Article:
Now Peter sat without in the palace: and a damsel came to him, saying, You also were with Jesus of Galilee.…
Describe the scene - the arrangement of the palace, which admitted of Jesus in the judgment hall seeing what was passing in the court, the rooms being built round a court open to the sky. Describe also the three denials.
I. SINS ARISE FROM UNSUSPECTED QUALITIES IN US. Peter, the bold, venturesome, straightforward disciple, fell by cowardice and lying; as Moses the meek by anger, and Solomon the wise by folly. Often our most flagrant transgressions arise from parts of our character we have not suspected. We have thought ourselves truthful and honest, and we are betrayed into prevarication and double dealing. We thought ourselves staunch friends, and have fallen into selfish and inconsiderate actions. We considered ourselves cool, almost phlegmatic, but some mastering combination of circumstances arrived, and we spoke the word or wrote the letter which has broken our life past mending.
II. SIN MUST EXPRESS ITSELF IN ORDER TO ITS ERADICATION. These sins that so distress and perplex us disclose unthought of evils, and put us on our guard. Peter was to become a leader in the Church, but he would have misled the Church had he not had this self-confidence rooted out. His self-confidence is here allowed to betray him, to bring him to what is most fitted to destroy it, to shame and a sense of weakness.
III. CRITICAL CONDITION OF THE SINNER THUS BETRAYED. All depends on the course we adopt when we are thus betrayed into unexpected sin. All men are so betrayed at one time or other; the difference arises in the manner in which we deal with ourselves after such sin. As John Morley has said, with characteristic wisdom, "The deepest part of us shows in the manner of accepting consequences." Can we accept the situation; can we humbly own that since evil has appeared in our life it must first have been in ourselves? "I did not think I was capable of such wickedness; but now I see what I am." Can we thus go out with Peter and weep bitterly? Thus to face the truth is the beginning of all good. Without this we can come to no good. We must start here, with a clear acknowledgment of our actual character. To blind ourselves to our true character is not to alter it.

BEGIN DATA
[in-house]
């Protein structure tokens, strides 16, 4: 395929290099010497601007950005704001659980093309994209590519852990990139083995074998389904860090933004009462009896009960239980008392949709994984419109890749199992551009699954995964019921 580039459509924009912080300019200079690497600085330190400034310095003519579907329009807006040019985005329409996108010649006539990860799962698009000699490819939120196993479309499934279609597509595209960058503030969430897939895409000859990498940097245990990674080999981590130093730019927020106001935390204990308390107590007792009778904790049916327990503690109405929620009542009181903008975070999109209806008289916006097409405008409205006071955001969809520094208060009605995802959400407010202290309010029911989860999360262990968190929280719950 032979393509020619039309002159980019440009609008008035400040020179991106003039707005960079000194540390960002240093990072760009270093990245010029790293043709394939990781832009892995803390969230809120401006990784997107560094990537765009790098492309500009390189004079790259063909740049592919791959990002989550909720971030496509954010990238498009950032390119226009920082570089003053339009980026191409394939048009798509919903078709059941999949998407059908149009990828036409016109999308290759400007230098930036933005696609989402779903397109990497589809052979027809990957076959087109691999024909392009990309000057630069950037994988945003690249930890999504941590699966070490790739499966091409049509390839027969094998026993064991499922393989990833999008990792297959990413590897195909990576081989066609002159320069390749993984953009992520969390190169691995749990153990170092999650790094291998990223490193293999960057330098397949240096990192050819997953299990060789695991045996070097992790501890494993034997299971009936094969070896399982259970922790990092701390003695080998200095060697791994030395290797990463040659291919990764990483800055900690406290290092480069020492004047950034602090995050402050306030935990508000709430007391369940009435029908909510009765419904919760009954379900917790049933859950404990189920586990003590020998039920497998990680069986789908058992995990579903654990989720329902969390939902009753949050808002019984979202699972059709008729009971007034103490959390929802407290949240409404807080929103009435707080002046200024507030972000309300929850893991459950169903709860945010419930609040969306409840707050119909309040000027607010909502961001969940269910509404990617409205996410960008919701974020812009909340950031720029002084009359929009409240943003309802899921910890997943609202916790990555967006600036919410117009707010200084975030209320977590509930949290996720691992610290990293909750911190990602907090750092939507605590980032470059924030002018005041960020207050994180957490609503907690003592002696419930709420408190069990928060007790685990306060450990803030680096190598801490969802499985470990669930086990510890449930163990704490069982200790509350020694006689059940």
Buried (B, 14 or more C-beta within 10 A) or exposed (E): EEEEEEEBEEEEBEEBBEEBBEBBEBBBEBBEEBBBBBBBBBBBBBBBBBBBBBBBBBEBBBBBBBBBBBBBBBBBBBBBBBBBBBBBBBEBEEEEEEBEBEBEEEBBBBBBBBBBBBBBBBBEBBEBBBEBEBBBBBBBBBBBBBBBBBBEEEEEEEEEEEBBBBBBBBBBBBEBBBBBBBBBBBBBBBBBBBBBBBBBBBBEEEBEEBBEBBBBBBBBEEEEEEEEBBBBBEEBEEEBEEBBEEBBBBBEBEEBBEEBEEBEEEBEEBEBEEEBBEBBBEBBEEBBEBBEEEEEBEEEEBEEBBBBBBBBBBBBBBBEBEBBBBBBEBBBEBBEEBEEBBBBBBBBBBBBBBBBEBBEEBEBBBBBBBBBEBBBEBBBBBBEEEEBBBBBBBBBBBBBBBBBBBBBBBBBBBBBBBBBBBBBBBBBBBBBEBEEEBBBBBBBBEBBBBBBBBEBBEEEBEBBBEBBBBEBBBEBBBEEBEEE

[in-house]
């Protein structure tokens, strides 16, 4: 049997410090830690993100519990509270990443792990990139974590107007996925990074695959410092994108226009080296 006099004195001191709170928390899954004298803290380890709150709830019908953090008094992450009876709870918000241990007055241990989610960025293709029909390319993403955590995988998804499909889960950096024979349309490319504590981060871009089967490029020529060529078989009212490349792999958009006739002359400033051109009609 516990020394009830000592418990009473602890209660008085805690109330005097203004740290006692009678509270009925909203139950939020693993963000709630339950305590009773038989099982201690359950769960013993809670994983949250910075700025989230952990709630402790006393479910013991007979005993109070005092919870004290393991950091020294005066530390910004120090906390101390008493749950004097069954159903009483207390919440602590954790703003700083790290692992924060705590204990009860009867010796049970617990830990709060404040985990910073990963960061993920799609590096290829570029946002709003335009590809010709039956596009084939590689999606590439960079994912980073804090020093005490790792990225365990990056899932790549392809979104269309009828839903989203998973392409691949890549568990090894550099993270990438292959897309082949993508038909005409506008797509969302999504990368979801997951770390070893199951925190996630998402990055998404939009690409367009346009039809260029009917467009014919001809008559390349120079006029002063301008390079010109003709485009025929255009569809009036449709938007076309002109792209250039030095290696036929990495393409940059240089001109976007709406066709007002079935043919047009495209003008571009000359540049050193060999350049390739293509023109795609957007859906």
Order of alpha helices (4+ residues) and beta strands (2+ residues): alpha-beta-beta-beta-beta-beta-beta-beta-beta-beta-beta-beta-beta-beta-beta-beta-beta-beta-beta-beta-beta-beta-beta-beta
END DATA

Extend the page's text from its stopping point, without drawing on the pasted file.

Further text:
IV. DIFFICULTY OF THUS HUMBLING OURSELVES. We say to ourselves, "We have been deceived by circumstances" - "betrayed into sin." Peter would say, "Why did not Jesus look at me before I sinned, and so prevent it? Why had I no inkling of the enormity of the sin till it was committed. My reputation is now gone. May I not as well go back to my fishing and renounce all these perplexing spiritualities?" But Peter was man enough to reject these fancies. He saw that he was a sinner, and that he must not run away from his sin, but face it and defeat it.
V. PETER'S SPECIAL SIN WAS MORAL COWARDICE. A weakness rather than a sin, and yet it is probably as prolific of great crime as any of the more vigorous passions of our nature. The natures it is found in are often in other respects admirable - sensitive, sympathetic, intelligent, inoffensive, kindly. The circumstances it is displayed in: man in business finds his expenditure exceeding his income, but is unable to bear the shame of frankly knowing his position and curtailing his expenses, and so, to keep up appearances, is led into dishonest practices; or a minister, finding his faith diverging from the Creed he has subscribed, is yet unable to proclaim this change of opinion, because he cannot face the public astonishment, the severe denunciation of one party, and the equally distasteful because ignorant and canting sympathy of the other; or a parent cannot bear to lose the good will of his child, and refrains from punishing him as he ought; or the schoolboy, afraid to be thought soft and unmanly, stands by and sees cruelty, or lying, or wickedness perpetrated without a word of manly rebuke. - D.
Parallel VersesKJV: Now Peter sat without in the palace: and a damsel came unto him, saying, Thou also wast with Jesus of Galilee.